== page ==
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BioSANS: A software package for symbolic and numeric biological simulation

  • Erickson Fajiculay,

    Roles Conceptualization, Methodology, Software, Validation, Visualization, Writing – original draft, Writing – review & editing

    Affiliations Institute of Chemistry, Academia Sinica, Taipei, Taiwan, Bioinformatics Program, Institute of Information Science, Taiwan International Graduate Program, Academia Sinica, Taipei, Taiwan, Institute of Bioinformatics and Structure Biology, National Tsinghua University, Hsinchu, Taiwan

  • Chao-Ping Hsu

    Roles Funding acquisition, Project administration, Supervision, Validation, Writing – original draft, Writing – review & editing

    Affiliations Institute of Chemistry, Academia Sinica, Taipei, Taiwan, Physics Division, National Center for Theoretical Sciences, Taipei, Hsinchu, Taiwan, Genome and Systems Biology Degree program, National Taiwan University, Taipei, Taiwan


Modeling biochemical systems can provide insights into behaviors that are difficult to observe or understand. It requires software, programming, and understanding of the system to build a model and study it. Softwares exist for systems biology modeling, but most support only certain types of modeling tasks. Desirable features including ease in preparing input, symbolic or analytical computation, parameter estimation, graphical user interface, and systems biology markup language (SBML) support are not seen concurrently in one software package. In this study, we developed a python-based software that supports these features, with both deterministic and stochastic propagations. The software can be used by graphical user interface, command line, or as a python import. We also developed a semi-programmable and intuitively easy topology input method for the biochemical reactions. We tested the software with semantic and stochastic SBML test cases. Tests on symbolic solution and parameter estimation were also included. The software we developed is reliable, well performing, convenient to use, and compliant with most of the SBML tests. So far it is the only systems biology software that supports symbolic, deterministic, and stochastic modeling in one package that also features parameter estimation and SBML support. This work offers a comprehensive set of tools and allows for better availability and accessibility for studying kinetics and dynamics in biochemical systems.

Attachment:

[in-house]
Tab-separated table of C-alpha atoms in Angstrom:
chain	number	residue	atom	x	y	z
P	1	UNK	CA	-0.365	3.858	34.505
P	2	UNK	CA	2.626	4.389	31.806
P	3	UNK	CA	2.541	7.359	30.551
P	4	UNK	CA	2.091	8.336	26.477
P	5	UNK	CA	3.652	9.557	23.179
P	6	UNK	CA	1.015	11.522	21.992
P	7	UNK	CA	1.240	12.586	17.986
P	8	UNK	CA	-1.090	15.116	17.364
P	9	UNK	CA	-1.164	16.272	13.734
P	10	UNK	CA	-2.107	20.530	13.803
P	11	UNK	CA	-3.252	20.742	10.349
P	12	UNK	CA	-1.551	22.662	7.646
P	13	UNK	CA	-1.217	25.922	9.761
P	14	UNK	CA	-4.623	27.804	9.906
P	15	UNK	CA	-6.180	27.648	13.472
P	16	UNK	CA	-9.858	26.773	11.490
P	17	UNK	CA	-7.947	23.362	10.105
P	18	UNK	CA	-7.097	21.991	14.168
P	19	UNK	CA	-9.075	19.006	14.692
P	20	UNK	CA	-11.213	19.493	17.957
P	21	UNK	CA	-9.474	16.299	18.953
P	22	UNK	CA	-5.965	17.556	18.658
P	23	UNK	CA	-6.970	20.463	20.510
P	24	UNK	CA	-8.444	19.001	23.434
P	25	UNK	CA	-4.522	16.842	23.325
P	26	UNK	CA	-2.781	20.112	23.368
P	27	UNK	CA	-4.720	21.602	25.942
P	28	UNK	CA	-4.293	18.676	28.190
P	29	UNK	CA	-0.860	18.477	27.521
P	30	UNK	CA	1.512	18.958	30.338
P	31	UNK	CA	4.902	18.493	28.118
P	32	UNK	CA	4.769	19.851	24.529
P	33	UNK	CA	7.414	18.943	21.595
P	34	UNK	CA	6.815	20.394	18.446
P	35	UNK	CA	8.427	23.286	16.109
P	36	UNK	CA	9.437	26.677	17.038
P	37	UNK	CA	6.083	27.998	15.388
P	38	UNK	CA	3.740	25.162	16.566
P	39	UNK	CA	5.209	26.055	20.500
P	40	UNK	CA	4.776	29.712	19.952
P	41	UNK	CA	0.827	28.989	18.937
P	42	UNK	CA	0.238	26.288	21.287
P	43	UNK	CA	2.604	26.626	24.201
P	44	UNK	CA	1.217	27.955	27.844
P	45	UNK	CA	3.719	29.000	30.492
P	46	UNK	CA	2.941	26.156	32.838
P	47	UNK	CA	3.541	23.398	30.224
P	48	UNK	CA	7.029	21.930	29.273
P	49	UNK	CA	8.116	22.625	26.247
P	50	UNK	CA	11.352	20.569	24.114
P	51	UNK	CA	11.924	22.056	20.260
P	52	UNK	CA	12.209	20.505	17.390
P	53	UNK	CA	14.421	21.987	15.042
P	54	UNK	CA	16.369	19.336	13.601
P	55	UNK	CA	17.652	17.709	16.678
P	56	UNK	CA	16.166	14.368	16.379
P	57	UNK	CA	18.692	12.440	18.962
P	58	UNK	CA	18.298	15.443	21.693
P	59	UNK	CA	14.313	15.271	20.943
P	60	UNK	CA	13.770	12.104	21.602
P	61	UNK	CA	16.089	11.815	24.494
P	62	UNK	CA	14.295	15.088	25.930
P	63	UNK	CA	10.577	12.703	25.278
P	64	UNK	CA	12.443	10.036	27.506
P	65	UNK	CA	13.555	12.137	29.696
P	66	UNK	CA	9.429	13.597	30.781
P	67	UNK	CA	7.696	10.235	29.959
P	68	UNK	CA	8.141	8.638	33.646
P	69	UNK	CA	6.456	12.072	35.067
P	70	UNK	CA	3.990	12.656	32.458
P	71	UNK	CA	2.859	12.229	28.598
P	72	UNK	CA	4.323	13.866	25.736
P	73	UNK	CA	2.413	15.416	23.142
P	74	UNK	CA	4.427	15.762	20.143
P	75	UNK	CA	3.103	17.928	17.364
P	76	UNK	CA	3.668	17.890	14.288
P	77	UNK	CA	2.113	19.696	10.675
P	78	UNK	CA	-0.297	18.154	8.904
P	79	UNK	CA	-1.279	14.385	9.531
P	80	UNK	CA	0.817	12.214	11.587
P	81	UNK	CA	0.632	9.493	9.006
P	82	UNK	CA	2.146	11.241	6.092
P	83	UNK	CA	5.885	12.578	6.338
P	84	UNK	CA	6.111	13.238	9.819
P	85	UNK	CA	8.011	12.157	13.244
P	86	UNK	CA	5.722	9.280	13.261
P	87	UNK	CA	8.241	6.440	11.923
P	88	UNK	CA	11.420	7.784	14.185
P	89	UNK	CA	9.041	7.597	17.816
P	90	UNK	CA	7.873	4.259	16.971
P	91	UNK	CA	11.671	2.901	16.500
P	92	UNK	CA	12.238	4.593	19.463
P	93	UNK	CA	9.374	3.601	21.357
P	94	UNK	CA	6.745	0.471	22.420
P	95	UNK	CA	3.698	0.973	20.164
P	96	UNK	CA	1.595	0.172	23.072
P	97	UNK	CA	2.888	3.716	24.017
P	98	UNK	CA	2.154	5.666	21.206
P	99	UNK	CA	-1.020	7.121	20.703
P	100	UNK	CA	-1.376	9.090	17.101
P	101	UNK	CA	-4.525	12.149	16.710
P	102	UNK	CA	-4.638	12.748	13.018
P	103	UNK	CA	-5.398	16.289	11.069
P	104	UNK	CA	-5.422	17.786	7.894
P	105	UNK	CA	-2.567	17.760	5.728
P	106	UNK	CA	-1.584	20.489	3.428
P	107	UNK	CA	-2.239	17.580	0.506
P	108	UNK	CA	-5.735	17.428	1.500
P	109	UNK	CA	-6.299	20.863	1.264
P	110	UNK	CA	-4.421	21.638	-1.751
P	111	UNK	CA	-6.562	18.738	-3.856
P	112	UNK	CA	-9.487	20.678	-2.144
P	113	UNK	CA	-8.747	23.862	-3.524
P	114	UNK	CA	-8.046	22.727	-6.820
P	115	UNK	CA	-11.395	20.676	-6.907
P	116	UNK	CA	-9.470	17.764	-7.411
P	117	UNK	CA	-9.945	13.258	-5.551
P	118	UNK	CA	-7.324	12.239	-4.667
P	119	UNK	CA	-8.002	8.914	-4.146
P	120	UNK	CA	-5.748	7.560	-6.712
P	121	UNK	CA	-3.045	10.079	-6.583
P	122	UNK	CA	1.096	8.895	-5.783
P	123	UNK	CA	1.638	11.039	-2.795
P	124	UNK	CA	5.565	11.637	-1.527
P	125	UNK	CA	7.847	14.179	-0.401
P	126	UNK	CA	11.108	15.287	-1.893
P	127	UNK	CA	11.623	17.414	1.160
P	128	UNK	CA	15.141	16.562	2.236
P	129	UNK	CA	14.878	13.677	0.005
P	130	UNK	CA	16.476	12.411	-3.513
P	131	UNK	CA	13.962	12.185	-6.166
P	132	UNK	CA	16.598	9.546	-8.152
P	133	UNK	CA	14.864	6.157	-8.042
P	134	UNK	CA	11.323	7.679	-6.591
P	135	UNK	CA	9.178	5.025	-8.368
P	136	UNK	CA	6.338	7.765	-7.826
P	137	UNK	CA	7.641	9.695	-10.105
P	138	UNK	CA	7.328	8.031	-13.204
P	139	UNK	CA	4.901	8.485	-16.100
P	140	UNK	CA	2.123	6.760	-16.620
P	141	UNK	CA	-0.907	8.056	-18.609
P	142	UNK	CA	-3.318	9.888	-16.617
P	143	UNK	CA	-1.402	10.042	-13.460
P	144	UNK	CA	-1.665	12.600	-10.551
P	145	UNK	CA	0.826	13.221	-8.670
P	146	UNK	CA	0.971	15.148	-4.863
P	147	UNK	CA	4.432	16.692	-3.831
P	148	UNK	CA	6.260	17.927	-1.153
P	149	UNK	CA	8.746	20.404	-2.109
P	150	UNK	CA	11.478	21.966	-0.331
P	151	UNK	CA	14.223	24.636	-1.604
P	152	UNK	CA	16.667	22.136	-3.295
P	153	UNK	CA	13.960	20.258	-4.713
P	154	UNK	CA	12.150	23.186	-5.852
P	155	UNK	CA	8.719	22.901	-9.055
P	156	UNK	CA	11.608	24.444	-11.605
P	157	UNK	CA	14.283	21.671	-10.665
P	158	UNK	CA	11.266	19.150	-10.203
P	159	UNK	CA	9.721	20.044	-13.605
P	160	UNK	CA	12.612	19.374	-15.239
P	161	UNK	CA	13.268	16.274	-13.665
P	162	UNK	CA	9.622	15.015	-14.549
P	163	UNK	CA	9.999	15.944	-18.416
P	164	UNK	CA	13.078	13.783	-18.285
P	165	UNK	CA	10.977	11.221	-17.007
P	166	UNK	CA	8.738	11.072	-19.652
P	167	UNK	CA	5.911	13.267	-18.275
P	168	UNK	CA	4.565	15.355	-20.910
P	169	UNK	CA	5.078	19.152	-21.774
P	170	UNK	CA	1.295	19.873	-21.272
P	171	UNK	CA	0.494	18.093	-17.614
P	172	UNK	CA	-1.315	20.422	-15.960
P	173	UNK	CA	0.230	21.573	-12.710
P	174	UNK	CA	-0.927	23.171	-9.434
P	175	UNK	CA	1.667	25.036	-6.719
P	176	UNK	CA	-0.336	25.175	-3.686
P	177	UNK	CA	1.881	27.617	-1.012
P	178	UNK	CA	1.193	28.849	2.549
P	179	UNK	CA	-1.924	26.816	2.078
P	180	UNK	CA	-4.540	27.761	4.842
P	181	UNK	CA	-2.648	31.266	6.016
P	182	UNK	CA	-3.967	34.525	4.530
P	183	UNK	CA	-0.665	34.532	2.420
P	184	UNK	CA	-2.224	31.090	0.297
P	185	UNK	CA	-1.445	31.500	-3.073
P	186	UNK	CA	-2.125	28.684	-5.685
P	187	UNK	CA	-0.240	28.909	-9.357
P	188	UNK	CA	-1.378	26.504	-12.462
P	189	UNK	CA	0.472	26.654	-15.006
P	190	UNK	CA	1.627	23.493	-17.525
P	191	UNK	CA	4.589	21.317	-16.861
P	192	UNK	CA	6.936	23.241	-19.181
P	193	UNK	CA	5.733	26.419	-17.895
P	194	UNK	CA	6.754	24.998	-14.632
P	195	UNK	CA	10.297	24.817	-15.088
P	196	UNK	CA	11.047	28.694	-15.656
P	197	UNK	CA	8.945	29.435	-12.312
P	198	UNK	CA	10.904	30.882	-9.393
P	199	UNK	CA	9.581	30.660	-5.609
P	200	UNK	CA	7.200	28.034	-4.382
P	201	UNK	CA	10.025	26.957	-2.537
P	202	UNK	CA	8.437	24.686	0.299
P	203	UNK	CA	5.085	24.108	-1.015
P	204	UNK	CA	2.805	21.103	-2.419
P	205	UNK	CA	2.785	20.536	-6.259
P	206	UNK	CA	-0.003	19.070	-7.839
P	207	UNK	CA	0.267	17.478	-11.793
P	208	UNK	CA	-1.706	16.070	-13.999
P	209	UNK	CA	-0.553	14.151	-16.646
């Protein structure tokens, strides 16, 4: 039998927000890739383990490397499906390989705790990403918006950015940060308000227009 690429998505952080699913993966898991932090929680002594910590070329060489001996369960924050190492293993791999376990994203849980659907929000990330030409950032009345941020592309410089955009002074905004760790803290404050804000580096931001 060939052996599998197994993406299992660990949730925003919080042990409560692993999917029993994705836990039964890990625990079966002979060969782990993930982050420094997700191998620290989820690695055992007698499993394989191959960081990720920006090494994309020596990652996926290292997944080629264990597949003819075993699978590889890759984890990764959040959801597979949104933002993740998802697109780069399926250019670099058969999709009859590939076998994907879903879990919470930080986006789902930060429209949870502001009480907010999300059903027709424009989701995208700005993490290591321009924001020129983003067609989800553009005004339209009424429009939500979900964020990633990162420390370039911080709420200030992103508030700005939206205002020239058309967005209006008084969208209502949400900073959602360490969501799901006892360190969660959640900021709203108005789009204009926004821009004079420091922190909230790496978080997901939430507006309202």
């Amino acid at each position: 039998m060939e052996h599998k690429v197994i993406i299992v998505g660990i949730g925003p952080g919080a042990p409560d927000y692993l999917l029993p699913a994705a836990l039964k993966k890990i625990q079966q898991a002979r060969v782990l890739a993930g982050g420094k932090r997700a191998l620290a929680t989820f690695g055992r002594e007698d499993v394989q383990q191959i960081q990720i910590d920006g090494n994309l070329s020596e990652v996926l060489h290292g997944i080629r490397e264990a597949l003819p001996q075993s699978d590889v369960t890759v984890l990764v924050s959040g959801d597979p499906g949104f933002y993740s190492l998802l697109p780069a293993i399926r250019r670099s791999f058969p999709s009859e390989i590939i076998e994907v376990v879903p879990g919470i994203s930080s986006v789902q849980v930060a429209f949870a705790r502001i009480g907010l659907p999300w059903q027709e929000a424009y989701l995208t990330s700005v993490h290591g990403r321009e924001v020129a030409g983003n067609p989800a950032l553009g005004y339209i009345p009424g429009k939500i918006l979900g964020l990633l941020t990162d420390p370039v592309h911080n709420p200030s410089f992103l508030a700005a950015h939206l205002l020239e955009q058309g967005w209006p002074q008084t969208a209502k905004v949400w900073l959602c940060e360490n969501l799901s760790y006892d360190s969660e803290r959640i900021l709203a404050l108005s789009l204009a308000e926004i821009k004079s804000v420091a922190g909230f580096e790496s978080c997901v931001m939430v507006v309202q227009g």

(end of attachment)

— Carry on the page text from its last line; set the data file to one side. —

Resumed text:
1. Introduction

The complex nature of biological systems often hinders a full understanding of behavior, an area in which mathematical models and simulation can help [1]. Clues from experiments are limited to the details of the sub-systems considered and can be difficult to interpret. Computer simulation allows for formulating a working model that can help explain experimental observations [2,3]. It can provide links between observations and unknowns in terms of a mathematical expression or numerical values, offering qualitative or quantitative insights. Good models can give testable predictions that can be used to evaluate the applicability, scope, and limitation of the model [4,5]. No model can fully account for every detail of a system, but some can provide important aspects of the system within its scope [6].

Interest in modeling biological processes has been increasing [7]. Models of processes that constitute a network of interacting molecules are of particular interest [812]. Algorithms and theories dedicated to modeling gene expressions have been developed [1315]. Modeling and experimental studies related to gene expression, biological clock, and diseases are now common [1620]. The study of infectious diseases and host pathogen interactions have also been heavily involved with various modeling approaches [2123]. Recently, works on the application of a variety of mathematical modeling techniques for COVID-19 have also been reported in the literature [2427].

Another popular approach of modeling biological system is known as rule-based models. In these models, the interaction of molecules of a system is represented by a pattern or graph, with rules that described molecular processes and events. The description of system is usually simplified with the rules, with great potential in studying the combinatorial complexity in many biological problems. Several works have been reported following this modeling regime [10,2831].

Simulating a model is not difficult, but for a complicated model or for elaborated analyses and tests with models, scripting or programming skills are necessary. To simulate a model, high-level programming tools such as Matlab or Python are often used. Complicated models may require advance programming skills and deep understanding of the domain concepts involved. Software exists for modeling biological systems; most require basic scripting [3239]. Some do not require coding for basic simulations but have limited power in the graphical user interface (GUI) [40]. For most software, the propensity expression needs to be manually typed by the user. This is sometimes time-consuming and a hindrance to usability. Most systems-biology software packages support only certain types of modeling tasks. As far as we know, no systems biology software provides symbolic computation capability without the need to declare variables and write ordinary differential equation (ODE) expressions. Most are not user friendly, do not allow for easy-to-prepare input, do not support parameter estimation and do not provide a GUI. Some do not provide systems biology markup language (SBML) support and others have limited or minimal SBML supported features. Therefore, a software package addressing the above limitations is highly desirable because it allows access to mathematical modeling by a much broader range of users.